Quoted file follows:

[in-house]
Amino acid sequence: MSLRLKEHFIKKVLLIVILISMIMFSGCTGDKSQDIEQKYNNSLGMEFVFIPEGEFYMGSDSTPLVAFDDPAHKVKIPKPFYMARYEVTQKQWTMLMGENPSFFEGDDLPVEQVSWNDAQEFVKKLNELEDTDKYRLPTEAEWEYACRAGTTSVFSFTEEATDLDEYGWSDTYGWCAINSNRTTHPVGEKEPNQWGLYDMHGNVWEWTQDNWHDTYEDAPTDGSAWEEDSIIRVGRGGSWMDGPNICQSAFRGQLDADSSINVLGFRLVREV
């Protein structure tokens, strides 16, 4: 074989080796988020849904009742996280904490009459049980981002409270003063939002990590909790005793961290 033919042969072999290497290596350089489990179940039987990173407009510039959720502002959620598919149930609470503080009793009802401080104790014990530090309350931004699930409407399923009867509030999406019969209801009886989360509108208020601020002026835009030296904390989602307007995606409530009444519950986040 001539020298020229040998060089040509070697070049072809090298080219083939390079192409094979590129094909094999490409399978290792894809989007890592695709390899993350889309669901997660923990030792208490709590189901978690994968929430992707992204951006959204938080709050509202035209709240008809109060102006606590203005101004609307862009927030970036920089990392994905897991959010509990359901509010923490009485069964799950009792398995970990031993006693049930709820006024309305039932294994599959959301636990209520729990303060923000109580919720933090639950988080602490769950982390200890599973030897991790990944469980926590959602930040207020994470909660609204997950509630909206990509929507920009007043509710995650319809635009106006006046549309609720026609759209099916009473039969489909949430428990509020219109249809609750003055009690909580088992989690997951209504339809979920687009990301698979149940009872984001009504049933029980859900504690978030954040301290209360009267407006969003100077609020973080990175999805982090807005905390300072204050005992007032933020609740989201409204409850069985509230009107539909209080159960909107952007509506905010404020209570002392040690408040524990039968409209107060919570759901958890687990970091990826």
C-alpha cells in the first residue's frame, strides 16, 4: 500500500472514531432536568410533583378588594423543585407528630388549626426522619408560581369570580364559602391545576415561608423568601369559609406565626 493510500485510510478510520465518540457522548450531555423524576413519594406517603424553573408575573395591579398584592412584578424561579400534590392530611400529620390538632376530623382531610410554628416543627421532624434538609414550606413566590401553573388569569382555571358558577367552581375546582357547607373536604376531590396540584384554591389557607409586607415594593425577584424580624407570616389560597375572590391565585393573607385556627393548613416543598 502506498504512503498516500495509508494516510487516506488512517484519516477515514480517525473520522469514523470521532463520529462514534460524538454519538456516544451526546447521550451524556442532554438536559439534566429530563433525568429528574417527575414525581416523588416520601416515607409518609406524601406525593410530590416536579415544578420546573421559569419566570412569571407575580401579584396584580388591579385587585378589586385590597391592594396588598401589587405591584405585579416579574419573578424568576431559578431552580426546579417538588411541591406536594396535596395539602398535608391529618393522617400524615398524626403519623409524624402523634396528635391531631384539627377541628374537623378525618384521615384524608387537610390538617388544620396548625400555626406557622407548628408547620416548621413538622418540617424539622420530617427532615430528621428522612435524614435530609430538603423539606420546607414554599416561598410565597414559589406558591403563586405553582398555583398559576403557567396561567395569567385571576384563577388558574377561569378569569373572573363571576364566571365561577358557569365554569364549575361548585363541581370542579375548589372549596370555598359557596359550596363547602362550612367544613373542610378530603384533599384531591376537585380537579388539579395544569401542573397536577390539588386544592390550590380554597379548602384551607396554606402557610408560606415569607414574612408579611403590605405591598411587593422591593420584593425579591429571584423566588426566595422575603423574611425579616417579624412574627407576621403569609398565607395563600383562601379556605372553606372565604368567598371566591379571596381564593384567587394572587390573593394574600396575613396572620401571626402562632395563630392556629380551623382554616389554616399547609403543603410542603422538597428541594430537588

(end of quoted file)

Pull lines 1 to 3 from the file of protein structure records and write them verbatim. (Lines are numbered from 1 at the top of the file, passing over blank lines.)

[in-house]
Amino acid sequence: MSLRLKEHFIKKVLLIVILISMIMFSGCTGDKSQDIEQKYNNSLGMEFVFIPEGEFYMGSDSTPLVAFDDPAHKVKIPKPFYMARYEVTQKQWTMLMGENPSFFEGDDLPVEQVSWNDAQEFVKKLNELEDTDKYRLPTEAEWEYACRAGTTSVFSFTEEATDLDEYGWSDTYGWCAINSNRTTHPVGEKEPNQWGLYDMHGNVWEWTQDNWHDTYEDAPTDGSAWEEDSIIRVGRGGSWMDGPNICQSAFRGQLDADSSINVLGFRLVREV
């Protein structure tokens, strides 16, 4: 074989080796988020849904009742996280904490009459049980981002409270003063939002990590909790005793961290 033919042969072999290497290596350089489990179940039987990173407009510039959720502002959620598919149930609470503080009793009802401080104790014990530090309350931004699930409407399923009867509030999406019969209801009886989360509108208020601020002026835009030296904390989602307007995606409530009444519950986040 001539020298020229040998060089040509070697070049072809090298080219083939390079192409094979590129094909094999490409399978290792894809989007890592695709390899993350889309669901997660923990030792208490709590189901978690994968929430992707992204951006959204938080709050509202035209709240008809109060102006606590203005101004609307862009927030970036920089990392994905897991959010509990359901509010923490009485069964799950009792398995970990031993006693049930709820006024309305039932294994599959959301636990209520729990303060923000109580919720933090639950988080602490769950982390200890599973030897991790990944469980926590959602930040207020994470909660609204997950509630909206990509929507920009007043509710995650319809635009106006006046549309609720026609759209099916009473039969489909949430428990509020219109249809609750003055009690909580088992989690997951209504339809979920687009990301698979149940009872984001009504049933029980859900504690978030954040301290209360009267407006969003100077609020973080990175999805982090807005905390300072204050005992007032933020609740989201409204409850069985509230009107539909209080159960909107952007509506905010404020209570002392040690408040524990039968409209107060919570759901958890687990970091990826």